The company started with preparation coatings to level and provide corrosion protection beneath teak or rubber top coats on livestock carriers. They developed through fishing fleets and navies to the luxury cruise sector, but purely functional deck coatings still account for 15 – 20% of their business.
Resin-based coatings turned out to be very suitable for these strictly functional applications, and very long-lasting – Jacco Van Overbeek, Director of Maritime Division at Bolidt says: “I have yet to see a renewal needed even with ships working for 10 or 15 years, some as long as 20 years, with the same deck coatings.”
Bolidt are now best known for decorative resin deck coatings on cruise ships and mega-yachts, with products such ‘Future Teak’, and bright colour creations for the decks of Disney and other cruise operators.
Cruise ships need decks that are soft as well as anti-slip, for the benefit of passengers wearing casual footwear. Resin creates a combination of slip resistance and durability, says Van Overbeek. “The technology has now advanced to include a combination of softness and ease of cleaning. Future developments are coming in the form of self-cleaning decks, where we can now overcome the difficulty of combining anti-slip qualities with self-cleaning.”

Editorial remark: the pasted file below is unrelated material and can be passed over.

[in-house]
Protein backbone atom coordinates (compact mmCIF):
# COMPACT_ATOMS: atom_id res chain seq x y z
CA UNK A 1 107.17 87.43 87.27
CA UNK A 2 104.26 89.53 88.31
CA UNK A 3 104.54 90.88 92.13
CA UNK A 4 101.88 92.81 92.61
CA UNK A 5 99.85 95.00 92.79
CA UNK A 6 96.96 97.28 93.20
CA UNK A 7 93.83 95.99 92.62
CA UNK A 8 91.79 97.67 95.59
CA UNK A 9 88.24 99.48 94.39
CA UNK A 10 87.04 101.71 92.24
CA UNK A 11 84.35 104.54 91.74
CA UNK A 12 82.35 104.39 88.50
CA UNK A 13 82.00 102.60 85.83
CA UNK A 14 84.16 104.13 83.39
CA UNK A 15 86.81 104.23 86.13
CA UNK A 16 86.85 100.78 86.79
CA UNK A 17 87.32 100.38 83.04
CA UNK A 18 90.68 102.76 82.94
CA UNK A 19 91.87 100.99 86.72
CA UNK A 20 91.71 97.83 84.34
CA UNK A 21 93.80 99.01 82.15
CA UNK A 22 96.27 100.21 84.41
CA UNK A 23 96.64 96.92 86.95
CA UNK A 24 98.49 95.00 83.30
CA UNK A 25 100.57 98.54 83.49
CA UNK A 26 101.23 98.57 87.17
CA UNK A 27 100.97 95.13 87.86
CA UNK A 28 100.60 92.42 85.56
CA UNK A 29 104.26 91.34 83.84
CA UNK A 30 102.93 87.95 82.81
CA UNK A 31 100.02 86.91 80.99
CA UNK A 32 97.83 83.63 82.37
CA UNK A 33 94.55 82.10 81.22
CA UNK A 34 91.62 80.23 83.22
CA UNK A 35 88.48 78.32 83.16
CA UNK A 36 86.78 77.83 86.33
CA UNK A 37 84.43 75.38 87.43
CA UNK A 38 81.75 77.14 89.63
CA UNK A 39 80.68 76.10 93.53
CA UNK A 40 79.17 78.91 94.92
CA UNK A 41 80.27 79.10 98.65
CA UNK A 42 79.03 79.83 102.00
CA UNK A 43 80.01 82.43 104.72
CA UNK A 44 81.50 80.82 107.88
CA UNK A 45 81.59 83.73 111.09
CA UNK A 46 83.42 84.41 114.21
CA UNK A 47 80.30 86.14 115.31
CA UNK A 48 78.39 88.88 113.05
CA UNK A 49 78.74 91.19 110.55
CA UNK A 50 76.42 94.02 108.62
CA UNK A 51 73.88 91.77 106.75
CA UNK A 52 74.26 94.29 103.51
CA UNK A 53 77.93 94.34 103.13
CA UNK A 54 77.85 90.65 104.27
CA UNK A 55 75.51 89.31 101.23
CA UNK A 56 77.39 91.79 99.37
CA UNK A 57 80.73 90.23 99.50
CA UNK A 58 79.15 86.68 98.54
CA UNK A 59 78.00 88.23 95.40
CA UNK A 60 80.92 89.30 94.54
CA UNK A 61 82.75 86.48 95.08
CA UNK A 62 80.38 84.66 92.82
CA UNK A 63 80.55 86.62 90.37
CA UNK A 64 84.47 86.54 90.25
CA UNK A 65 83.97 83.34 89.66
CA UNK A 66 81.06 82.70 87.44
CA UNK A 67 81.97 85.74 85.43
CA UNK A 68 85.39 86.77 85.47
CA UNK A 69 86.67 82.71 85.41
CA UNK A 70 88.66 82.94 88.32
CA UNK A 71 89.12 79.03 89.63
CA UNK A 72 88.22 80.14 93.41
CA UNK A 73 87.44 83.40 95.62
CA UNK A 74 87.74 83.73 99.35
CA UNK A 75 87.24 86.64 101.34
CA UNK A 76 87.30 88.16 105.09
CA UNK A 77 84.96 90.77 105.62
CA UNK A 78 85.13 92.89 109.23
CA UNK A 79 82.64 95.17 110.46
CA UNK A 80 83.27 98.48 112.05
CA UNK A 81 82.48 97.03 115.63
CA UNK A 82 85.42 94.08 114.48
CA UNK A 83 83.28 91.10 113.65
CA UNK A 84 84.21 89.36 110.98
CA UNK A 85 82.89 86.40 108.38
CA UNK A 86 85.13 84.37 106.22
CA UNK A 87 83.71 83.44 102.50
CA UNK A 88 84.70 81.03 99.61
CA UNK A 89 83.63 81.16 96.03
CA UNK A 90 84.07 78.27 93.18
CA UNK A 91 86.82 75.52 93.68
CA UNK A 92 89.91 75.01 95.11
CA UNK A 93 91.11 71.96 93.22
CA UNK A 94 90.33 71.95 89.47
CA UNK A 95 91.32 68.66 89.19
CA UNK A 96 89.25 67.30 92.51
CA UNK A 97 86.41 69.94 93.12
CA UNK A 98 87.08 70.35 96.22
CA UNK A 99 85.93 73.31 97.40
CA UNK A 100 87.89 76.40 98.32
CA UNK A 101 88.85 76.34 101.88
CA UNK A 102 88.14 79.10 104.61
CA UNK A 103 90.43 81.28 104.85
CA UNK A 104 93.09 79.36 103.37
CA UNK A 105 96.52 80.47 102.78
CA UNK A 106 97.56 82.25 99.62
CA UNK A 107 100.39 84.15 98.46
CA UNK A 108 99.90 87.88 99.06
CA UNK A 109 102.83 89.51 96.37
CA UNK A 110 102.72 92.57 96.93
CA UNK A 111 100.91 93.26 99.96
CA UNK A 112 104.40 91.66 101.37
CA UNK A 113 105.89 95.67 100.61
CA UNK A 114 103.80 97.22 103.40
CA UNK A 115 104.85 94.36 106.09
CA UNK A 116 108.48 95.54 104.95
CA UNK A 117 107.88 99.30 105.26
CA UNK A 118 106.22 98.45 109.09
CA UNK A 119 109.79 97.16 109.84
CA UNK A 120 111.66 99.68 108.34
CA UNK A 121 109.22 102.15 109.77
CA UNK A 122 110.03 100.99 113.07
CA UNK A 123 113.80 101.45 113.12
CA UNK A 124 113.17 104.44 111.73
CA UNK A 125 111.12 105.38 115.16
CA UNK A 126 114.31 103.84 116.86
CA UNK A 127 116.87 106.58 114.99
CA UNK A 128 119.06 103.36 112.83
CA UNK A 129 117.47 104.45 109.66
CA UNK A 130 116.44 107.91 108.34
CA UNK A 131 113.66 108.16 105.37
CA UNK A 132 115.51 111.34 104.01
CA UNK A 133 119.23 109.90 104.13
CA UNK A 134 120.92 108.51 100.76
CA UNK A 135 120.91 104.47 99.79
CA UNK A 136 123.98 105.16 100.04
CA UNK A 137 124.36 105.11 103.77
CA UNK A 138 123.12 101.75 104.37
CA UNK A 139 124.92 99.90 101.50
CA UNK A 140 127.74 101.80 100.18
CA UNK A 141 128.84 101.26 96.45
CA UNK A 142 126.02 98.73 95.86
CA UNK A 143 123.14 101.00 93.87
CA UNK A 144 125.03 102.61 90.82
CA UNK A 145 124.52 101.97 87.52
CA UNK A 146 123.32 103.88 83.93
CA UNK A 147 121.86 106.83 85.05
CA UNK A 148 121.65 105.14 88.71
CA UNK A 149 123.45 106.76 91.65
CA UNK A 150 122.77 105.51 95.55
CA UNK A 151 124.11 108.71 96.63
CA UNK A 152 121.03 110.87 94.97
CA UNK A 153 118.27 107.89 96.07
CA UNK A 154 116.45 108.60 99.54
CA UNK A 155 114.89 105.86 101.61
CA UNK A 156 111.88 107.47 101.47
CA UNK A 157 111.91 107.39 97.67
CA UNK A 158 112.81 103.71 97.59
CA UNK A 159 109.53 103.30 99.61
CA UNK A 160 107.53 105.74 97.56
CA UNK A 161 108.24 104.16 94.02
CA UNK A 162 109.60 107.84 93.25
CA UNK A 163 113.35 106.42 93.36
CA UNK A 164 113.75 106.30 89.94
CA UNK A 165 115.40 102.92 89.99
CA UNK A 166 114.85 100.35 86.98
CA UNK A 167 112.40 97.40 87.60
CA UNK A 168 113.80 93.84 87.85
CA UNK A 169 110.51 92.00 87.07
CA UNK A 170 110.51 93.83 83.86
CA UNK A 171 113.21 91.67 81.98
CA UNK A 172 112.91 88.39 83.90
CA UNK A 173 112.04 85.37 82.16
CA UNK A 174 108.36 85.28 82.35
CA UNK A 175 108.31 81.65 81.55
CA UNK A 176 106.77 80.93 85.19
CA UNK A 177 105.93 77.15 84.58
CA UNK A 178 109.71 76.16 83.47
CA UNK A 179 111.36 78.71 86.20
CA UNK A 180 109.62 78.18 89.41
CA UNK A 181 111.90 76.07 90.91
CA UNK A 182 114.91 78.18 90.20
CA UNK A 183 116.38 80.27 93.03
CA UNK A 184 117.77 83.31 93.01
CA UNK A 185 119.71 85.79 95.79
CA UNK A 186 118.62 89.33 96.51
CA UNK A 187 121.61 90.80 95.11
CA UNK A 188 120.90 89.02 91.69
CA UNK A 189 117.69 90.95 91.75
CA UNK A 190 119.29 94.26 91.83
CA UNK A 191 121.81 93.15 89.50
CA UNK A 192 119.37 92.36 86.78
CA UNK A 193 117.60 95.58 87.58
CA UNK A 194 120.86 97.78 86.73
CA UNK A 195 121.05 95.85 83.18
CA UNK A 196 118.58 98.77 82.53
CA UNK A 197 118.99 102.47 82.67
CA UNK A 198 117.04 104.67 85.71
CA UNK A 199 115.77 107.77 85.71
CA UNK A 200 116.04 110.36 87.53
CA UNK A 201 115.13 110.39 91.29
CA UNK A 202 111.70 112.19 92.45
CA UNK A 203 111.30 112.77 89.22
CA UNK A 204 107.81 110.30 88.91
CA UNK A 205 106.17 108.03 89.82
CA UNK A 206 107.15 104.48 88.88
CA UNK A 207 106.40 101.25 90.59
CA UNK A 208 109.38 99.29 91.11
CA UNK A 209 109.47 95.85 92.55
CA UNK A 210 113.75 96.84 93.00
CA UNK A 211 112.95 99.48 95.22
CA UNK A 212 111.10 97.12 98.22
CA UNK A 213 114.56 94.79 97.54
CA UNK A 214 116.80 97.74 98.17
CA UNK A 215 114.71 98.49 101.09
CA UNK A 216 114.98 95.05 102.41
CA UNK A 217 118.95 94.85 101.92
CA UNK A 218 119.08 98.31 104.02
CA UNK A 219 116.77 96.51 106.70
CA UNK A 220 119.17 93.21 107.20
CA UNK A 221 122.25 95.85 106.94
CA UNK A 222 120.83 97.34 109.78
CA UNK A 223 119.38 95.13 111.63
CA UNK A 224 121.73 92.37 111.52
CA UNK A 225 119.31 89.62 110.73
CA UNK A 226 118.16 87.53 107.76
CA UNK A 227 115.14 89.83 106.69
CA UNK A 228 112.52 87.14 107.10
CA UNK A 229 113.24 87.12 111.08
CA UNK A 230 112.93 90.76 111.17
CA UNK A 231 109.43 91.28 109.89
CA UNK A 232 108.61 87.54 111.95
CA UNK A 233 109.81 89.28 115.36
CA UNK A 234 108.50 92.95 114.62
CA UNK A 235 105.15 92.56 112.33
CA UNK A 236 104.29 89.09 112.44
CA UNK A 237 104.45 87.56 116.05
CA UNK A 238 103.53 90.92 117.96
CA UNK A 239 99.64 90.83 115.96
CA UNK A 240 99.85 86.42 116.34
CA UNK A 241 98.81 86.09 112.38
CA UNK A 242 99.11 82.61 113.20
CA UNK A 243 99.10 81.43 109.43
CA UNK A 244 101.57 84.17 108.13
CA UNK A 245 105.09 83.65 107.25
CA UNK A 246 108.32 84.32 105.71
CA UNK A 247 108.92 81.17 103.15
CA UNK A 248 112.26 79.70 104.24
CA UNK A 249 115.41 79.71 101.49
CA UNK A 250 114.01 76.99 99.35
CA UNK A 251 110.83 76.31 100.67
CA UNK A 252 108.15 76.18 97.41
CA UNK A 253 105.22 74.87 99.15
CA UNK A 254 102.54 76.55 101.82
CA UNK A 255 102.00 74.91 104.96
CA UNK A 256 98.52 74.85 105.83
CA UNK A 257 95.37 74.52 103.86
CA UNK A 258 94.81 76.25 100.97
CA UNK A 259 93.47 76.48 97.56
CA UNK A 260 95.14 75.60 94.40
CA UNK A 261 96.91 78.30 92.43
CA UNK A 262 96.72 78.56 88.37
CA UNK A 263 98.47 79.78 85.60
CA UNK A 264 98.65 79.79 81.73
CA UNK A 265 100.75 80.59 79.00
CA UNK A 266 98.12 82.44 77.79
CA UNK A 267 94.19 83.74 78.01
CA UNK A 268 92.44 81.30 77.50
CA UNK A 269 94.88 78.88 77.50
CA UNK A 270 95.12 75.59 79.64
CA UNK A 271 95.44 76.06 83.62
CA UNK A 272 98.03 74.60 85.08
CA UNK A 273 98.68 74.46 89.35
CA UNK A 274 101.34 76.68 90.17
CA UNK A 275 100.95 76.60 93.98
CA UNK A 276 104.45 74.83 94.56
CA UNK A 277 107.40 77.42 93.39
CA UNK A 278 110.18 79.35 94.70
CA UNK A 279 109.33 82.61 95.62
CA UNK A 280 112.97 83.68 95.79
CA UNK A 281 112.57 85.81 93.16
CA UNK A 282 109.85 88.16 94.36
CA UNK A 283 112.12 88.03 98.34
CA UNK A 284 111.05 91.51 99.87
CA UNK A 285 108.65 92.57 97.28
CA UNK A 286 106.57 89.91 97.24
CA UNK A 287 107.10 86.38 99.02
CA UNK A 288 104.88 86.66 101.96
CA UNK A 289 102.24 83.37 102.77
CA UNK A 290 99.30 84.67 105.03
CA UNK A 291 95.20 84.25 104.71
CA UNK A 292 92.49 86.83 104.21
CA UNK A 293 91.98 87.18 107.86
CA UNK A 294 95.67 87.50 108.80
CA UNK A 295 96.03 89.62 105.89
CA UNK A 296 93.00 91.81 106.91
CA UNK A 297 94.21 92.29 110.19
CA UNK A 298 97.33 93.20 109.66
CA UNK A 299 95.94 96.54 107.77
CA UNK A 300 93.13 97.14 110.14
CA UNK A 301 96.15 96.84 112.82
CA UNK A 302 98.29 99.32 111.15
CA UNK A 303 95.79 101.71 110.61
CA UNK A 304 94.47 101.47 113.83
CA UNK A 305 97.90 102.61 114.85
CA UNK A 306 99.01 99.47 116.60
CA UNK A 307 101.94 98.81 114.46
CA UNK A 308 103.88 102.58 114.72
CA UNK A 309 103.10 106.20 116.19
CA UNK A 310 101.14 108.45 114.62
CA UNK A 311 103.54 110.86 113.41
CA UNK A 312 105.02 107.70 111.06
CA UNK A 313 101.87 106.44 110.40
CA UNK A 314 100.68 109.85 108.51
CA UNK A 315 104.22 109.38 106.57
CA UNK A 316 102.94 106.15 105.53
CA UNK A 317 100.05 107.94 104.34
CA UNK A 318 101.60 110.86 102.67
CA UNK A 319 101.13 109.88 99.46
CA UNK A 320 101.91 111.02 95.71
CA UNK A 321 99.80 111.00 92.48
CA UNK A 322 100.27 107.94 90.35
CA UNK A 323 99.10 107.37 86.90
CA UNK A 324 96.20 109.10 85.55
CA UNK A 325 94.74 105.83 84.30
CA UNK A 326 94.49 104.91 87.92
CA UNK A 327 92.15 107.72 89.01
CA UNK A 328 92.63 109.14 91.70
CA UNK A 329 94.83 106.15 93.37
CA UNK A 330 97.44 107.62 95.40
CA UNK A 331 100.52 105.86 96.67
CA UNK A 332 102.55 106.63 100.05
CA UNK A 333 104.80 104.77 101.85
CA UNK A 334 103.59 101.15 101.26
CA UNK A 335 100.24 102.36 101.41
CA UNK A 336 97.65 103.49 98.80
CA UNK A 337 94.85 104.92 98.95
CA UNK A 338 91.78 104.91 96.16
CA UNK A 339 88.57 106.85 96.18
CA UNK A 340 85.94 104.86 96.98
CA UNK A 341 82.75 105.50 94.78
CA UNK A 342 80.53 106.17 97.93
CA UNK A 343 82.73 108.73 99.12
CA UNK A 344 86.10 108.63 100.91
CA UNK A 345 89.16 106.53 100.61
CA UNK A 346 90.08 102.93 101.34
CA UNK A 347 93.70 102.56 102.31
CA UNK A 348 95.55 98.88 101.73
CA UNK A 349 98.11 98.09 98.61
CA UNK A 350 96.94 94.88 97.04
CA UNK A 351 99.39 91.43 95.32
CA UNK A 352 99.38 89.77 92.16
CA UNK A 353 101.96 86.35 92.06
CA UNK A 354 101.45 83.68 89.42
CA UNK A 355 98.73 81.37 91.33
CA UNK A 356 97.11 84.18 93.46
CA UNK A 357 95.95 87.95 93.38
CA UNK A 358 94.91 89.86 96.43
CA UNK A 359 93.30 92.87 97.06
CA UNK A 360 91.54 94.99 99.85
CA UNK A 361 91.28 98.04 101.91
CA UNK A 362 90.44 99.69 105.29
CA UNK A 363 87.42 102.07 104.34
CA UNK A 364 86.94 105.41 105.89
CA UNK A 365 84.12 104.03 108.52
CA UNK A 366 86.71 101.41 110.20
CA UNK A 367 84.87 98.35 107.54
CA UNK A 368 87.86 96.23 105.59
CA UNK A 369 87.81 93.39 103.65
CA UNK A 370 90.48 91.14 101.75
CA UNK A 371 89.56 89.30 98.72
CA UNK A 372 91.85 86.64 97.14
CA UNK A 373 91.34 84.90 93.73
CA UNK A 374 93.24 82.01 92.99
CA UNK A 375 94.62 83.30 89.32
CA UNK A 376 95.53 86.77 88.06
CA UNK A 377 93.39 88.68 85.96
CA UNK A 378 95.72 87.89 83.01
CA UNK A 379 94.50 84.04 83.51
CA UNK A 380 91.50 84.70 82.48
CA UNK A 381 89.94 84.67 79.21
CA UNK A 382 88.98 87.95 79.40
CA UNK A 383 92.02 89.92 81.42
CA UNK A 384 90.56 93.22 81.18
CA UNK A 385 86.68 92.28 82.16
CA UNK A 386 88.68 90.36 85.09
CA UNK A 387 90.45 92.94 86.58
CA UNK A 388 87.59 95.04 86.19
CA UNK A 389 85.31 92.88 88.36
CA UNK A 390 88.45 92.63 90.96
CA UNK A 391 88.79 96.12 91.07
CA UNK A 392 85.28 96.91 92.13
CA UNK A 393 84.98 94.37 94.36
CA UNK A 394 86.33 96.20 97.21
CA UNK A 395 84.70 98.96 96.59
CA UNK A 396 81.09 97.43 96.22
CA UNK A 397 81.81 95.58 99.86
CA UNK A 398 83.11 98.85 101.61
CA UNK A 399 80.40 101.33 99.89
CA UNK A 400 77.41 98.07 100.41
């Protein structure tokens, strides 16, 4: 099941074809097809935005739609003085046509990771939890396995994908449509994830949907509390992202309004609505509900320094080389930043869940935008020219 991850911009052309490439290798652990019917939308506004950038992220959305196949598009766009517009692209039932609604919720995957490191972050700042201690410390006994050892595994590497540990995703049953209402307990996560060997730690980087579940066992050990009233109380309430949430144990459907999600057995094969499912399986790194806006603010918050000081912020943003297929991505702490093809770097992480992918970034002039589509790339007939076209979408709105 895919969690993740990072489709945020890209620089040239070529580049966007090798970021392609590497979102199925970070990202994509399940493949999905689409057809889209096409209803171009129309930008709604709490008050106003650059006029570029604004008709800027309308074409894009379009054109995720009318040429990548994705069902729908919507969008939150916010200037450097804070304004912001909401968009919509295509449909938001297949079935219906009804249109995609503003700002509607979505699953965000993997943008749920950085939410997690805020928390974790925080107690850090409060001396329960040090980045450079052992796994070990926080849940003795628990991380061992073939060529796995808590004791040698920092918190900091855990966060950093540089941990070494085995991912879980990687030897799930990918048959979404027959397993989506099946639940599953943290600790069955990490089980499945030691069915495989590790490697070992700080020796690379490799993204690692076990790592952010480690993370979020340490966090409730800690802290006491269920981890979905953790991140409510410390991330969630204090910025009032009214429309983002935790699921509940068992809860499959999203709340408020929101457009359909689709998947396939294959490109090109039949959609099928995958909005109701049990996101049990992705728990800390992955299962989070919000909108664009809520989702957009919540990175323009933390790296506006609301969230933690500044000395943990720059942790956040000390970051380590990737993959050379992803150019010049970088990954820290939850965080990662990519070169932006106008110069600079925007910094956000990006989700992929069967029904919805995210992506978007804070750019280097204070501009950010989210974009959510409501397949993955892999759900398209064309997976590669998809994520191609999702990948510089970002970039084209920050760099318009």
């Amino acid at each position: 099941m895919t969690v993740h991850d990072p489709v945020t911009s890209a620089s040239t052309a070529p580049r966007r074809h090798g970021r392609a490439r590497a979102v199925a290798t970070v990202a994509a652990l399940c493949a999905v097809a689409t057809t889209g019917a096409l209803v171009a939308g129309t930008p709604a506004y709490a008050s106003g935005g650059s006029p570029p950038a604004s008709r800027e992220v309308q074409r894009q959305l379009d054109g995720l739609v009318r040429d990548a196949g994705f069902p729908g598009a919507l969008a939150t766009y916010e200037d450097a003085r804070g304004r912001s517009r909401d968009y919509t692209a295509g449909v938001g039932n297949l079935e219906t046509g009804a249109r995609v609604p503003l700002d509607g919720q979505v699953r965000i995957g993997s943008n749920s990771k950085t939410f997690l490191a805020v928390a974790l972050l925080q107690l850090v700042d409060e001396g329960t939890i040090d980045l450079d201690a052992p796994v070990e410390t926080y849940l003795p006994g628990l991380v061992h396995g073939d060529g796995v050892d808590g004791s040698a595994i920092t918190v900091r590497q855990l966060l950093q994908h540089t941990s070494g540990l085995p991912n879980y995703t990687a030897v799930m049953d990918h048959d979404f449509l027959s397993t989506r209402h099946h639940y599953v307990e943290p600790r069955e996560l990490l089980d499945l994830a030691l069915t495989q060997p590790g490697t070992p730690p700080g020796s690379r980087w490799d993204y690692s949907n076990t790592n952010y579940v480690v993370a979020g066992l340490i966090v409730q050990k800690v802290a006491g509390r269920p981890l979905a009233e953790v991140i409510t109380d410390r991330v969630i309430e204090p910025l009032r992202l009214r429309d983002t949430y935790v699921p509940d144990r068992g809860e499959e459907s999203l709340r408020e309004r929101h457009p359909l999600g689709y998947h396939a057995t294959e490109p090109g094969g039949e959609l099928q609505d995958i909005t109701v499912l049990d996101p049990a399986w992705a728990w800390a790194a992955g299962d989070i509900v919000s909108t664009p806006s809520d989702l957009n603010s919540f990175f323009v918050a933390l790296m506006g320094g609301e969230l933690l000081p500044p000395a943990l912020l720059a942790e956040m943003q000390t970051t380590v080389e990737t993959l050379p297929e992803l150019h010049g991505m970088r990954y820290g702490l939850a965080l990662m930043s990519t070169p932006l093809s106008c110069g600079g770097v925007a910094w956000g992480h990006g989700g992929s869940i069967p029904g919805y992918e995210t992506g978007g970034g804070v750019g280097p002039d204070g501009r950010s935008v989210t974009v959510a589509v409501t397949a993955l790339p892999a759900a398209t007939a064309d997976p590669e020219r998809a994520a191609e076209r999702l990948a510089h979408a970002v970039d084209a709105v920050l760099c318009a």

Glow-in-the-dark coatings, a new development, are incorporated in the new Harmony class ships, for both decorative and safety reasons: they provide floor lines to follow if the lights fail, and mark the edges of swimming pools at night.
Tolerant
Chemco, based in Scotland, produce wet-and-rust tolerant coatings for most marine areas, and increasingly see them being applied on decks. Marketing Coordinator Ian Gold says: “The coatings we utilise for decks on all types of ships are the same Epo-chem coatings which we use inside of tanks and for external structures.
“The unique characteristics of these products allow them to be utilised in almost all vessel areas. To make your products non-slip, you simply add an aggregate. There are various aggregates available dependent on application area.”
Fast turn-around
The wet and rust tolerant nature of the coatings were important for ship management company Norbulk Shipping, who required a coating with a fast turnaround for their Ro-Ro ferry service from Marseilles to North Africa. The main traffic deck had severely deteriorated due to weathering and heavy traffic. Norbulk required a system that could be applied with minimum surface preparation, fast drying, high build, and quick cure to enable the refurbishment to be carried out in 48 hours so the ship could return to normal service.